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12-year-old tackles 'gross' problem
Friends of Kelsey Hirsch, 12, think talking about sexual violence is "gross." But the tween activist is undeterred.
June 21st, 2013
03:16 PM ET

12-year-old tackles 'gross' problem

By Emma Lacey-Bordeaux, CNN

Follow on Twitter: @CNNEmma

Editor's Note: Listen to the full story in our player above, and join the conversation in our comments section below.

Kelsey Hirsch was 11 years old when her parents sat her down and told her about a scandal gripping their beloved alma mater. Charles Hirsch and his wife graduated from Penn State University and like many alumni, they felt a strong connection to the place. So when allegations surfaced that coach Jerry Sandusky abused boys in his care, the Hirsch's knew they'd need to explain the story to their children.

[1:25] "We made the decision as parents that it was important that our children knew first hand what was going on versus hearing it from their friends and kind of getting misinformation."

They explained what happened and how to spot red flags in her own community, they live just outside Atlanta. Kelsey listened, and couldn't imagine why someone would harm another person that way. She wanted to help.

[0:32] "I decided to do Bands for RAINN, " she says fiddling with one such blue and white band for the Rape, Abuse and Incest National Network on her own wrist.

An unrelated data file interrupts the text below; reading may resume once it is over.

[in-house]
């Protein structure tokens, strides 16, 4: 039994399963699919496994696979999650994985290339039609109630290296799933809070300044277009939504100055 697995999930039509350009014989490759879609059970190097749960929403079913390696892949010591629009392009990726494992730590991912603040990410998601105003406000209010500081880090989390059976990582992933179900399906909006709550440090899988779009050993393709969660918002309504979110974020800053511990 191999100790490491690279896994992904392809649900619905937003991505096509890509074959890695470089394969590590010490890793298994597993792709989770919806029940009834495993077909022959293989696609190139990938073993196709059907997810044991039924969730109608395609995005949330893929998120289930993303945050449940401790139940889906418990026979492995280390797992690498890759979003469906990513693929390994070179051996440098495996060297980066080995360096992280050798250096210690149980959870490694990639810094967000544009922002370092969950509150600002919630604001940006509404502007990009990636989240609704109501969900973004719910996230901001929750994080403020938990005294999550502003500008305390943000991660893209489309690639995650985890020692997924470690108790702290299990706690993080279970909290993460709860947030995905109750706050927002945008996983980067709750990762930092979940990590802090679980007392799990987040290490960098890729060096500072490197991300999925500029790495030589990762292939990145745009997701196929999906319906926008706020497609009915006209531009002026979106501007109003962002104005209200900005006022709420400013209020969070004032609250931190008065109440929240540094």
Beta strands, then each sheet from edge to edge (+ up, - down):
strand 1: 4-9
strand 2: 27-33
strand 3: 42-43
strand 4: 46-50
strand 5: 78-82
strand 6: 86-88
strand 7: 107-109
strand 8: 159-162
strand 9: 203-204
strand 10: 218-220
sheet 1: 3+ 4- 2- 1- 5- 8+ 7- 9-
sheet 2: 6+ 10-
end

Each band sells for $3. The proceeds help fund the RAINN online hotline, a resource for those impacted by sexual violence.

[0:50] "It helps them like feel like feel like survivors instead of victims," Kelsey says.

So far, the project has raised $18,000. That's enough to provide support to 1,800 survivors, Kathrine Hull a RAINN spokeswoman said. That's impressive for someone not yet in high school.

Hull also praises Kelsey's commitment to raise awareness. They call her frank pitch on the bracelets "a gamechanger." That's because sexual violence, though widespread, is still taboo.  That's something the pint-sized activist has run into.

[3:29] "Some people are just really horrible about it," she says. Some of her classmates, they ask her to stop talking about sexual violence entirely.  Why? "I just think that they feel uncomfortable about it. So like, they think it's gross."

But that's just the minority, she says, and she's not deterred. She's set a new goal of $100,000 which means a lot more talking. Her dad supports her the whole way.

[3:57] "I think Kelsey's right, the more you talk about it the better. It shouldn't be a taboo topic."

With each blue and white band and the sales pitch behind it they're chipping away at that taboo.

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The heart of James Gandolfini
James Gandolfini in the 2012 film, "Violet & Daisy," directed by Geoffrey Fletcher.
June 20th, 2013
01:35 PM ET

The heart of James Gandolfini

By Michael Schulder

Follow Michael at: www.wavemaker.me

Editor's Note: Listen to our full interview with director Geoffrey Fletcher, with whom Gandolfini recently worked.

(CNN) - Imagine James Gandolfini as a man who is weary of the world – resigned to the fact that his remaining days will be filled with regret and longing. And yet, despite the resignation to his unhappiness, he still has embers of his humanity burning. He is not passive. He is trying to make things right until the very end.

This is not the James Gandolfini of HBO's "The Sopranos." It is the James Gandolfini of the new movie, "Violet & Daisy," one of his last projects.

He plays a character with no name – who spends much of his time in a comfortable chair waiting to be killed. FULL POST